Thrombin activatable fibrinolysis inhibitor (TAFI): a molecular link between coagulation and fibrinolysis
Faculty of Pharmaceutical, Biomedical and Veterinary Sciences. Pharmacy
Srpski arhiv za celokupno lekarstvo
, p. 74-78
University of Antwerp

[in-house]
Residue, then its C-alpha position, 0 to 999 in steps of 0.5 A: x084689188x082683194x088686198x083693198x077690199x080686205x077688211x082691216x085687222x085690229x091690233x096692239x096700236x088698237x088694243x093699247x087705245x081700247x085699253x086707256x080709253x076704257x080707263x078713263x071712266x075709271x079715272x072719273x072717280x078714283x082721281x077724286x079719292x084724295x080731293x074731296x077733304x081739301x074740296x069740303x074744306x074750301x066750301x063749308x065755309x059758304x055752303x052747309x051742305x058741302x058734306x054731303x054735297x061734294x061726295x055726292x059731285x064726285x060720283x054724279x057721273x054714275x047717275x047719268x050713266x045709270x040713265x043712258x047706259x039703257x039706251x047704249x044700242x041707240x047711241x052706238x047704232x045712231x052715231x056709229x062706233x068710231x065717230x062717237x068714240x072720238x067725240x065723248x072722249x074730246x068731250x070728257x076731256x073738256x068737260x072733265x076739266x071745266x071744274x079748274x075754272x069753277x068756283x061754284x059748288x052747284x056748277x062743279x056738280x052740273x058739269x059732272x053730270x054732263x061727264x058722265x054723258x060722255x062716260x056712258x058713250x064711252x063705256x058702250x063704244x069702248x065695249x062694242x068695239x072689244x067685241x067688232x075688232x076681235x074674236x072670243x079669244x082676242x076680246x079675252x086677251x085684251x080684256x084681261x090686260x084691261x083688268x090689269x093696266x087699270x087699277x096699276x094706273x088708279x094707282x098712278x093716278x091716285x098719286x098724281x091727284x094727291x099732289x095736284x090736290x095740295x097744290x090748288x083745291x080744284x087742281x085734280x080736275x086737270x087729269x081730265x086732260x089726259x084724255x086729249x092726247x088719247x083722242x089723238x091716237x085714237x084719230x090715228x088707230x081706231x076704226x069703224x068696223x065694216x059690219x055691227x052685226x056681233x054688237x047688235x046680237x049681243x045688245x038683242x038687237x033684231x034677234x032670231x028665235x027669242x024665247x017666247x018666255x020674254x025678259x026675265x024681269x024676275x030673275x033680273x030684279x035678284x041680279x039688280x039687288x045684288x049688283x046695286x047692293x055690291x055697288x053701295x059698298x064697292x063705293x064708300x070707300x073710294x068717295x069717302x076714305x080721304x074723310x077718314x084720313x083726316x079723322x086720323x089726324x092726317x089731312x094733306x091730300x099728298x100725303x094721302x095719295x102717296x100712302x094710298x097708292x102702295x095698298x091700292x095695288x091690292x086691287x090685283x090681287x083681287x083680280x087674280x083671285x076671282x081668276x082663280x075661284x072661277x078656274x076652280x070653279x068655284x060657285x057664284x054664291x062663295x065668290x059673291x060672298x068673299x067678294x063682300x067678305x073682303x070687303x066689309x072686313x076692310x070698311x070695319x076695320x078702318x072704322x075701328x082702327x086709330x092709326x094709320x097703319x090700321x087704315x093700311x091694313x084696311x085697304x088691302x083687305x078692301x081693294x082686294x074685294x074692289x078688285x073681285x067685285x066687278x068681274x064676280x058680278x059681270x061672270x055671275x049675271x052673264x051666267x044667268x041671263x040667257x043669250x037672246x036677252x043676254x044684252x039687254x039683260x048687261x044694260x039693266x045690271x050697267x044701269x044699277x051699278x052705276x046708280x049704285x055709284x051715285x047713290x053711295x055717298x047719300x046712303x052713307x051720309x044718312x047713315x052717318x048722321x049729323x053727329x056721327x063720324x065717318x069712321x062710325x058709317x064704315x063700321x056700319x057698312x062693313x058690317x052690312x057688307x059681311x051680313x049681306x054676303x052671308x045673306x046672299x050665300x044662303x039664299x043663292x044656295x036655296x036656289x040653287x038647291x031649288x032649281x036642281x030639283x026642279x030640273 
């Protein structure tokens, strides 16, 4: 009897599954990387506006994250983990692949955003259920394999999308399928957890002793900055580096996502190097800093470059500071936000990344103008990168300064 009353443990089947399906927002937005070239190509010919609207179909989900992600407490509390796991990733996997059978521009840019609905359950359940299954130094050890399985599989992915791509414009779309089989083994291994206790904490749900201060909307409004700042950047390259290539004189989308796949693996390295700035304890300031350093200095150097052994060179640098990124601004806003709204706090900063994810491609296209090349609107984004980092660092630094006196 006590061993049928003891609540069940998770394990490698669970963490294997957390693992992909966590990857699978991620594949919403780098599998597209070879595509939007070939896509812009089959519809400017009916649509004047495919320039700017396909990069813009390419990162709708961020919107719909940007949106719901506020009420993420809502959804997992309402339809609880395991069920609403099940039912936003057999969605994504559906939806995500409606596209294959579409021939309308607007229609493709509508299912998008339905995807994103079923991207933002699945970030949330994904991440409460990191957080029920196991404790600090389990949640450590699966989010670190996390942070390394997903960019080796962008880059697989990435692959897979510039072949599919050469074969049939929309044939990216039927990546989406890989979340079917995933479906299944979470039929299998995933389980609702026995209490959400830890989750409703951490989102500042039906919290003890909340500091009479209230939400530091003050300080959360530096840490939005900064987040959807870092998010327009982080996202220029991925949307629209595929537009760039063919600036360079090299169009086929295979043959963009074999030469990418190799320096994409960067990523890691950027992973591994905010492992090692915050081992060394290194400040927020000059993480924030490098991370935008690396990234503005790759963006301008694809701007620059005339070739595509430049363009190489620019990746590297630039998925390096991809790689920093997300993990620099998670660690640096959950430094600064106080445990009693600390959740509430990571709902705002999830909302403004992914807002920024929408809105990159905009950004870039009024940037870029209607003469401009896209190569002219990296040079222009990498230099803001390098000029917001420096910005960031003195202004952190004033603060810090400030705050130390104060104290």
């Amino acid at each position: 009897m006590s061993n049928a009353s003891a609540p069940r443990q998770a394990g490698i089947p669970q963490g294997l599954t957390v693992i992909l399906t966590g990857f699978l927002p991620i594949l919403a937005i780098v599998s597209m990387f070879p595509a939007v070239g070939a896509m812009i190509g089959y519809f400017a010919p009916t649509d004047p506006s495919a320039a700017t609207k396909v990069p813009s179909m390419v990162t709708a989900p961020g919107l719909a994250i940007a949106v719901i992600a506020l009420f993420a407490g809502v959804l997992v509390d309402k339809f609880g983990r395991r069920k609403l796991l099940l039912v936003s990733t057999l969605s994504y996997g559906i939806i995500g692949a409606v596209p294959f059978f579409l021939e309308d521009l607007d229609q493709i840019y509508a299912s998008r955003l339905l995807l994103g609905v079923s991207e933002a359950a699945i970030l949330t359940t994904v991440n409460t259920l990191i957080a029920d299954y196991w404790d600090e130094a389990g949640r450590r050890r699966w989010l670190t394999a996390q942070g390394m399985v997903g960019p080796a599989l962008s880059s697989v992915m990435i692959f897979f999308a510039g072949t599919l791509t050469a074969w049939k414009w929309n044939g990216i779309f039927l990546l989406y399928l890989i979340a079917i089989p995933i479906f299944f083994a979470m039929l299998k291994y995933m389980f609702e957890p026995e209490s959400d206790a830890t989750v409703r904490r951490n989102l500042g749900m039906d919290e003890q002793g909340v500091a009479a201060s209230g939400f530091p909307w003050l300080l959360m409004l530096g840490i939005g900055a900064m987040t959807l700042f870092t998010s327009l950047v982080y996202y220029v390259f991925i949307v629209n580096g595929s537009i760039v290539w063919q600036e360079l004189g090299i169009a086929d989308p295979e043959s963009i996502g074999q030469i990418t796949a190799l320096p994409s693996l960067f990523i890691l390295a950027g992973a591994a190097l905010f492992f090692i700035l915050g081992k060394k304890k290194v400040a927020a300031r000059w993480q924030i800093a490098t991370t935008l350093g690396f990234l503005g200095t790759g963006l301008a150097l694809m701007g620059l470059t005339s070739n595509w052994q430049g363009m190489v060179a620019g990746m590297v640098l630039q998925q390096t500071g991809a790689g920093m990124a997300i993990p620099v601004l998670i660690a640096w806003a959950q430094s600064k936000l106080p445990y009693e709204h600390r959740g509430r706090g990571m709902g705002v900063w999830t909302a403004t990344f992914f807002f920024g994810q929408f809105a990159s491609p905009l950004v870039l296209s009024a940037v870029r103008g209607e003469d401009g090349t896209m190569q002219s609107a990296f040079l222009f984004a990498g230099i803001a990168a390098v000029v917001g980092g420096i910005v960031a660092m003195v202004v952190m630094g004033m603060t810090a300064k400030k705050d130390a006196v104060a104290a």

Although the maintenance of precise balance between coagulation and fibrinolysis is of utmost importance for normal haemostasis, until recently these two systems were considered as completely separate mechanisms involved in the process of formation and dissolution of blood clot. Thrombin activatable fibrinolysis inhibitor (TAFI) is a recently described attenuator of the fibrinolytic rate and is considered to be the molecular link between coagulation and fibrinolysis. TAFI circulates in plasma as an inactive precursor and its conversion in active enzyme (TAFIa) occurs by the action of thrombin or plasmin, but most efficiently by thrombin in the presence of its cofactor thrombomodulin. Once generated, TAFI down-regulates fibrinolysis by removing C-terminal lysine residues from partially degraded fibrin; thereby preventing the upregulation of plasminogen binding and activation. Because TAFI is activated by thrombin on one side, and acts as the attenuator of fibrinolysis on another side, it enables fine synchronization between these two systems. The antifibrinolytic function of TAFI mostly depends on TAFI concentration, the rate of its activation and the half-life of TAFIa in plasma. Changes in thrombin generation can have a profound effect on the rate of TAFI activation, and consequently on the rate of fibrinolysis. Therefore, it has been hypothesized that increased thrombin generation seen in thrombophilia patients may enhance TAFI activation, leading to a hypofibrinolytic state, which may further contribute to the thrombotic tendency. However, the results of several studies, in which relation between TAFI level and the occurrence of thromboembolic complications in carriers of hereditary thrombophilia have been investigated, were not consistent.